10 Tips To Become A Better Kayaker With Team GB's Hannah Brown

by Hannah Brown

Kayaking is brilliant for fitness and a lot of fun too but it’s not for the faint-hearted. It constantly keeps you stimulated, mentally and physically, and requires a lot of skills. To be a great kayaker, you need a combination of fitness, strength, agility, tactical racing skill and technical paddling skills, and the ability to adapt those skills under pressure. We’re up against nature, changing currents, courses, weather and many other elements that affect your resistance, stroke and speed so knowing how to handle those is key. It’s like a puzzle you’re continuously building, always with a new challenge. That’s what makes it so addictive.

Here are 10 great tips and water-based drills to improve your kayaking technique:

Leg and hip drive are hugely important – something that I wish I’d known sooner. People assume most of the power comes from our arms but the legs play an equally important role. We use them to underpin the power so that we can use our whole body to develop strong upper-body rotations when paddling. Arm strength is important but the arms fatigue much faster than the rest of the body so, if you can build strength and power in your whole body, especially a strong core to hold it all together, you’ll have a huge advantage.

2. DEVELOP SHOULDER POWER. Our main connection with the water is through the arms. A lot of power is driven from our shoulders and backs, which is why, if you look at our physiques in the sport, the general somatotype is very-upper body dominated. It’s about getting that balance.

3. TO BE FAST, FOCUS ON BODY AWARENESS. The common way to kayak is just with your arms (i.e. head down, arms up, spinning them round); however, the best way is to have good posture: sit upright, hold that bodyweight up and really utilise that whole body connection.

4. WORK ON WHOLE BODY CONNECTION. Approaching the body holistically with training will definitely improve your technique. So many people just focus on one part, not realizing that other movements further down the chain effect how that body part moves.

Practice Power Circles. Paddling is a very repetitive action so it can be difficult to break down and improve specific areas of the stroke. Breaking the cyclical paddle stroke into 5 different ‘almost’ circles will help.

For sprint canoeing, focusing on developing the angle and power at the front of your catch (i.e. when you’re spearing the water), pushing as much power through the blade into the water as possible, can yield big improvements.

5. MENTAL STRENGTH. To win, it’s not just about training. There are lots of extremely good times and extremely hard times with a big variation in between and you can switch from one to the other very quickly. Being able to cope with that difference, focus and push forward regardless will give you a huge advantage.  When it’s tough, you still need to apply yourself, even if you don’t feel like it; and when you’re succeeding, you can’t get complacent, you need to push forward. So it’s about getting that balance and keeping your mind stable and feet on the ground regardless.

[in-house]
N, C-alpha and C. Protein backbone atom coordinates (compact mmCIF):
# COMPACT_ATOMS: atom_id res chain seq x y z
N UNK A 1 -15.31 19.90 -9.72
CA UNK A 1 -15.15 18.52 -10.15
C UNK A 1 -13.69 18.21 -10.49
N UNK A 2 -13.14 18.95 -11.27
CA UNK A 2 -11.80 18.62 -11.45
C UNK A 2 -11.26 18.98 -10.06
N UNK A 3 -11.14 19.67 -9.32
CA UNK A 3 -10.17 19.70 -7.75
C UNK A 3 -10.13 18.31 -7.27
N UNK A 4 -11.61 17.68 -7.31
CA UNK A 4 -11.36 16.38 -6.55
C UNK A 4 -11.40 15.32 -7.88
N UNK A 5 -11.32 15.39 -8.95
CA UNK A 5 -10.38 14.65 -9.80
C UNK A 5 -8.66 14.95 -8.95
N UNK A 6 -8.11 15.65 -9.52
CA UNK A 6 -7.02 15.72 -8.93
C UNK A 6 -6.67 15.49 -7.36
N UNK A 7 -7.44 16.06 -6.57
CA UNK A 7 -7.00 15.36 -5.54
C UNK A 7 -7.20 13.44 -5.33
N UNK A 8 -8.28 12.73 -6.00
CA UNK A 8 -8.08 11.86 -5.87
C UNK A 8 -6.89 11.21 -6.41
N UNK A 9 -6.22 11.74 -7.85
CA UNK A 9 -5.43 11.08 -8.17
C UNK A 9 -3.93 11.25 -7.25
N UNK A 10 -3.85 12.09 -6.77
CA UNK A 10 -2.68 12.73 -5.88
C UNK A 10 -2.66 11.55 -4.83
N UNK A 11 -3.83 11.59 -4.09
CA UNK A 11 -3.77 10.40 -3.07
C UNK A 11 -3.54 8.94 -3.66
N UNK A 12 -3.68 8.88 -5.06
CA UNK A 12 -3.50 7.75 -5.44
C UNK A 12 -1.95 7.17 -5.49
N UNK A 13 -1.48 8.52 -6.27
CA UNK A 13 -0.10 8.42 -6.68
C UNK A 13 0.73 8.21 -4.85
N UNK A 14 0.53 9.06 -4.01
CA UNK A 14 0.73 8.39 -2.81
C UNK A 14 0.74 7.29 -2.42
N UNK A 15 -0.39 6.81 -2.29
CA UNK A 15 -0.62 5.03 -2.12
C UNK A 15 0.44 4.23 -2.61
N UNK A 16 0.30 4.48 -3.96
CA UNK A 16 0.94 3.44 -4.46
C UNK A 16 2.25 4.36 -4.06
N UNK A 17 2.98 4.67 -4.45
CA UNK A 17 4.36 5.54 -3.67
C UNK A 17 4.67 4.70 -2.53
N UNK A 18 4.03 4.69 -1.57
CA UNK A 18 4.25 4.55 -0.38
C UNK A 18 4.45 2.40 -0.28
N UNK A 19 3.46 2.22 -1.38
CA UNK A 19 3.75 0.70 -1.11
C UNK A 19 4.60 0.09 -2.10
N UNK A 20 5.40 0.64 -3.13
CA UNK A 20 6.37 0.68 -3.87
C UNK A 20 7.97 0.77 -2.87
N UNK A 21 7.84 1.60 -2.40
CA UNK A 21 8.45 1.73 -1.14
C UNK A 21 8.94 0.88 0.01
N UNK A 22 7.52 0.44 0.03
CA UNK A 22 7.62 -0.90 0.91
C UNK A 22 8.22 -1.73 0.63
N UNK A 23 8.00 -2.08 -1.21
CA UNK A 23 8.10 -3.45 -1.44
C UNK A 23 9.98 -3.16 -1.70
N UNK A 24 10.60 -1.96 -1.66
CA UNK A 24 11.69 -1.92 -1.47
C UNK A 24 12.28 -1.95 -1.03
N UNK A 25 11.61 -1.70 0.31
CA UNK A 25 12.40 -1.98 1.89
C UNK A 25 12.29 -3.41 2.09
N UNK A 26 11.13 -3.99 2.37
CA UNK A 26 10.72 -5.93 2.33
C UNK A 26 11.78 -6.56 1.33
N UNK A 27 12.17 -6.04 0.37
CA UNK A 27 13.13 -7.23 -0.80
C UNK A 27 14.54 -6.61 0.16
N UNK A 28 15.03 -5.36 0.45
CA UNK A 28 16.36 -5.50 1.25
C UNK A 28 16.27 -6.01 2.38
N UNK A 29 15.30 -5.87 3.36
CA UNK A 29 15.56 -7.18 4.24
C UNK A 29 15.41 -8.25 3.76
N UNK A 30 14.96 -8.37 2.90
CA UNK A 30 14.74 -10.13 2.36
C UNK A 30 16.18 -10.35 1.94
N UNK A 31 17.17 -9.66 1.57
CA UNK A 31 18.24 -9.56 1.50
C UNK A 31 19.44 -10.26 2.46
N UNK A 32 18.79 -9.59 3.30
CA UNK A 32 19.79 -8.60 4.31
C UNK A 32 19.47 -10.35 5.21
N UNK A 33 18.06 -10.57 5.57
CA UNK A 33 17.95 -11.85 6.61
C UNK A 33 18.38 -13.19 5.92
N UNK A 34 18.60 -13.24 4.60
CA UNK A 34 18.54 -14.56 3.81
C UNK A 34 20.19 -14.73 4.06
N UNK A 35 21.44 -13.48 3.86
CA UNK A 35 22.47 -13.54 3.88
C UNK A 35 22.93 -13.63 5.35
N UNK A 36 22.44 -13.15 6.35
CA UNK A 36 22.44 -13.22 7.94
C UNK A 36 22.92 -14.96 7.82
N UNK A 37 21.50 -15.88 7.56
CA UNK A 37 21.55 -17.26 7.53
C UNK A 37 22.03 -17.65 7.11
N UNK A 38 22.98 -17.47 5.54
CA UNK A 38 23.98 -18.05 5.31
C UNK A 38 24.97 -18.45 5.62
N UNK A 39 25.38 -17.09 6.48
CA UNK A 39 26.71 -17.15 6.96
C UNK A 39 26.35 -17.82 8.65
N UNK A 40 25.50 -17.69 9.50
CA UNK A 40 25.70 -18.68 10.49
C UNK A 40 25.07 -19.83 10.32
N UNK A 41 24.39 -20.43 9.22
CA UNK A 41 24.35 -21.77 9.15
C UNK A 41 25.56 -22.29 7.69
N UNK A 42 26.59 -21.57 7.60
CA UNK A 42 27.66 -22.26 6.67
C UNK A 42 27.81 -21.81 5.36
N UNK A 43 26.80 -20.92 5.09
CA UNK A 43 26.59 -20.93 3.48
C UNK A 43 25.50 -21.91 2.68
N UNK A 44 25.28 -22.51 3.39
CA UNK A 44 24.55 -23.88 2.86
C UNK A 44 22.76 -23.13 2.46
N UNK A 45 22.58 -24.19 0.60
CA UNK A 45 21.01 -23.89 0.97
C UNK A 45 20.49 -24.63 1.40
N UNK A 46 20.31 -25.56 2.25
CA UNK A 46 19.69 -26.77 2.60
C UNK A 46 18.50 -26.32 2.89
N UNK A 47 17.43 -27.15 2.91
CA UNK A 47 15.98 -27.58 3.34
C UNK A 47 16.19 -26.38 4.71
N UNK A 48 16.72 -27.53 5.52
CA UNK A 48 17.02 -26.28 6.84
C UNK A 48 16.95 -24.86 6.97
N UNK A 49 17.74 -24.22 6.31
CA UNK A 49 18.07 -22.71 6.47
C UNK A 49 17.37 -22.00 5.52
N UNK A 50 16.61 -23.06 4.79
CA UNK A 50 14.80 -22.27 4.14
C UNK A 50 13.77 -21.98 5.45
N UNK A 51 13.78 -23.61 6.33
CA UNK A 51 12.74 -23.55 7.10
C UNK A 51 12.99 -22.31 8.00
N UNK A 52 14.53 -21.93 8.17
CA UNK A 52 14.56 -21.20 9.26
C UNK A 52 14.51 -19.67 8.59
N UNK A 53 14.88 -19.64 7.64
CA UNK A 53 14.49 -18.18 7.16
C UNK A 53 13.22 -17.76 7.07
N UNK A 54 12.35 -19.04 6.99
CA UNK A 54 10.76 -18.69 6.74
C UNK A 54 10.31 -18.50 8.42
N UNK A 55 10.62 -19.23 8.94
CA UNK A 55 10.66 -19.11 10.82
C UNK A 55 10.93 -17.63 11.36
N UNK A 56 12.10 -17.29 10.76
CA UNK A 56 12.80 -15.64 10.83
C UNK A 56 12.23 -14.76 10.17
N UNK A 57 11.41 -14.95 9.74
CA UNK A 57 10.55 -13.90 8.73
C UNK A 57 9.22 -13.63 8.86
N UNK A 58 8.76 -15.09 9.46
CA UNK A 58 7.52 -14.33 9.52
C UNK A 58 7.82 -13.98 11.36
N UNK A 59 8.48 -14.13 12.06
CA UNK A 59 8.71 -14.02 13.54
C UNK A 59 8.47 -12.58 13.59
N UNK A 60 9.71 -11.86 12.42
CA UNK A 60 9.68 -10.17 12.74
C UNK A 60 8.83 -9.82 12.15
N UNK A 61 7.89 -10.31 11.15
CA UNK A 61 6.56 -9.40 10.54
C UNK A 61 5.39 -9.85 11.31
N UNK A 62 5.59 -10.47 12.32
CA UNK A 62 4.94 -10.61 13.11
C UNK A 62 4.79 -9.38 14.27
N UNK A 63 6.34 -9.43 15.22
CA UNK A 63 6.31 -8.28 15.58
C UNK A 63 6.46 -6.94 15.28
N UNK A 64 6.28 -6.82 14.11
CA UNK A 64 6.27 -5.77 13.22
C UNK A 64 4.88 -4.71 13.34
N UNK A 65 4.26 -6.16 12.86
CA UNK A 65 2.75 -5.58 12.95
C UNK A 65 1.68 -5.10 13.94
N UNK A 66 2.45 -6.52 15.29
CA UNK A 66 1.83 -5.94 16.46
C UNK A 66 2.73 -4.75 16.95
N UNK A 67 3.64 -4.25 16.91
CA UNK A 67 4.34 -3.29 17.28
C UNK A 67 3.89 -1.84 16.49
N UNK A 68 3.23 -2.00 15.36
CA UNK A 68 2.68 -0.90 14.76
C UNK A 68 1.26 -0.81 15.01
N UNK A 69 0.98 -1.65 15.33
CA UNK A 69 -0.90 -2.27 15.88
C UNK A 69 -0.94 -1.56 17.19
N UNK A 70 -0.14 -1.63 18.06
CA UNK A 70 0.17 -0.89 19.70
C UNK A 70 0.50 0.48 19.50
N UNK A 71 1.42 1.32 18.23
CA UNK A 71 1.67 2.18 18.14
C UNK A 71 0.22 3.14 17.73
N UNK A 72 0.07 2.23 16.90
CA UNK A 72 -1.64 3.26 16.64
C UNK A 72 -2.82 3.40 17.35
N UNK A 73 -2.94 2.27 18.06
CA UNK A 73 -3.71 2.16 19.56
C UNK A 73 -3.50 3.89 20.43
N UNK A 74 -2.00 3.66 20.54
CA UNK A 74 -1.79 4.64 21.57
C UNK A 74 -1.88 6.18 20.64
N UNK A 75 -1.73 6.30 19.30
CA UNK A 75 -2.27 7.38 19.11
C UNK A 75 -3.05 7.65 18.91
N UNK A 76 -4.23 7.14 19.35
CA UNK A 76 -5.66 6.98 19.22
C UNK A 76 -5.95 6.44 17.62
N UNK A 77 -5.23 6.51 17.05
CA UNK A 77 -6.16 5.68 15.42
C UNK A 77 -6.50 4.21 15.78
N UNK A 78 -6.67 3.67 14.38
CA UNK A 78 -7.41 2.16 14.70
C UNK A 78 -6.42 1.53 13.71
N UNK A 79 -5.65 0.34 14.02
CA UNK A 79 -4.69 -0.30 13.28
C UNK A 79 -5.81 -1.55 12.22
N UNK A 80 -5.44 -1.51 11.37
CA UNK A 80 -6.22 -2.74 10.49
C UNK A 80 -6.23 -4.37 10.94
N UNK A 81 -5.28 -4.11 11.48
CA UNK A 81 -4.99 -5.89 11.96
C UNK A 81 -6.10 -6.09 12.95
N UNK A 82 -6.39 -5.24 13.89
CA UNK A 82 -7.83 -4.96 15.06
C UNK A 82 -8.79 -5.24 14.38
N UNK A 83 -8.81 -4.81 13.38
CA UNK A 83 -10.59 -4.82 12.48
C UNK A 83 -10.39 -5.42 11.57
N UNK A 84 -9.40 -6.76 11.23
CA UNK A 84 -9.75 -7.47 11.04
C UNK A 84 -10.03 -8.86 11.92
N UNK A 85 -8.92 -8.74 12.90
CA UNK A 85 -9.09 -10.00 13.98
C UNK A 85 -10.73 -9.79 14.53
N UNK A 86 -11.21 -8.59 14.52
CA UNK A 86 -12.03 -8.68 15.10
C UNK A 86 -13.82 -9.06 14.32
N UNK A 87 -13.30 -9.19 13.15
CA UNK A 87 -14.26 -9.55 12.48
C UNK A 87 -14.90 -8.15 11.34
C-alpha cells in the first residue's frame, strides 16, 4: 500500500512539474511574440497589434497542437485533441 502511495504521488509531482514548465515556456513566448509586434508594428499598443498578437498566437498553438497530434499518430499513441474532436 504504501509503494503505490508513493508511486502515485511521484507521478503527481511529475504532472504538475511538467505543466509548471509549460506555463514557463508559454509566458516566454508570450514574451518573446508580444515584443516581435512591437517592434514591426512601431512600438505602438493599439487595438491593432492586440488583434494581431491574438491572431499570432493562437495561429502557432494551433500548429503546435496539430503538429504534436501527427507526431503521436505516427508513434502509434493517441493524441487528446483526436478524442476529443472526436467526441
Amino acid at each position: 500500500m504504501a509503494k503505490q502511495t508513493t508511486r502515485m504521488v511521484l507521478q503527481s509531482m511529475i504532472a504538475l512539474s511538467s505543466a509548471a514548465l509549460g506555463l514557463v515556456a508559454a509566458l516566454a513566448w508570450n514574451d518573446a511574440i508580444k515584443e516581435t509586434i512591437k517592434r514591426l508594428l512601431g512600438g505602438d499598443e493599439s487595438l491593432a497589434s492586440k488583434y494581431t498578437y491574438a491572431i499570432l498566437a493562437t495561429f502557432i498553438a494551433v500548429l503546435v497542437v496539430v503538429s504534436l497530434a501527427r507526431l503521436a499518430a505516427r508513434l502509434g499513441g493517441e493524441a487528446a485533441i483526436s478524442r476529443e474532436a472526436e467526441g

6. DEVELOP CORE STRENGTH & FUNCTIONAL MOBILITY. Cross-training definitely helps, especially yoga and Pilates, as not only do they develop core strength and mobility to give you increased power and movement range in the boat, but they also help with injury prevention. We don’t suffer with many injuries but, when we do, they’re often associated with repetitive strain, especially in the shoulders, wrists and forearms. Our training methods mean that we’re fairly strong women but that our bodies are quite inflexible so sometimes we find getting into certain poses more challenging than other women do. 

YOU SHOULD ALSO PERFORM WATER-BASED DRILLS. Some of the best water-based drills are...

7. BRING IT IN & PAUSE. When paddling, take a free base hold on the paddle and exaggerate that airtime between strokes. Let the boat glide. It’s simple but effective. 

8. STROKE POWER EXAGERATIONS. Exaggerate how much power you put into each stroke, almost as if you’re exaggerating the speed you’re hitting the water at. Take the ‘presentation position’ (i.e. where the blade is in the water for the stroke) and then exaggerate how much power you can hit the water with at that catch (i.e. when the blade hits the water).

9. LOCK ARMS. Lock your arms in a straight position or with your elbows locked in. Then ‘windmill paddle’, almost like you’re not paddling with your blades in the water. Aim to rotate through your hips and torso as much as possible, trying to rotate almost parallel to each bank each time. The aim isn’t to travel forward, it's about developing leg drive, although you’ll develop great hip and core strength too.

10. EXAGGERATE HIGH ARMS & LOW ARMS. Perform this drill when travelling in both directions (forwards and backwards). First with really high arms, then with really low arms. The more you do it, the more you’ll feel the loss of connection from each one. Everyone has slightly different abilities and angles between their shoulders, elbows etc… There’s an optimum level that you should position your hands (top hand and back hand) for optimum power, strength and speed but we all come in different shapes and sizes so each person’s optimum level is different. This will help you to find the right one for you. 

Hannah Brown is a British Olympic sprint canoeist.

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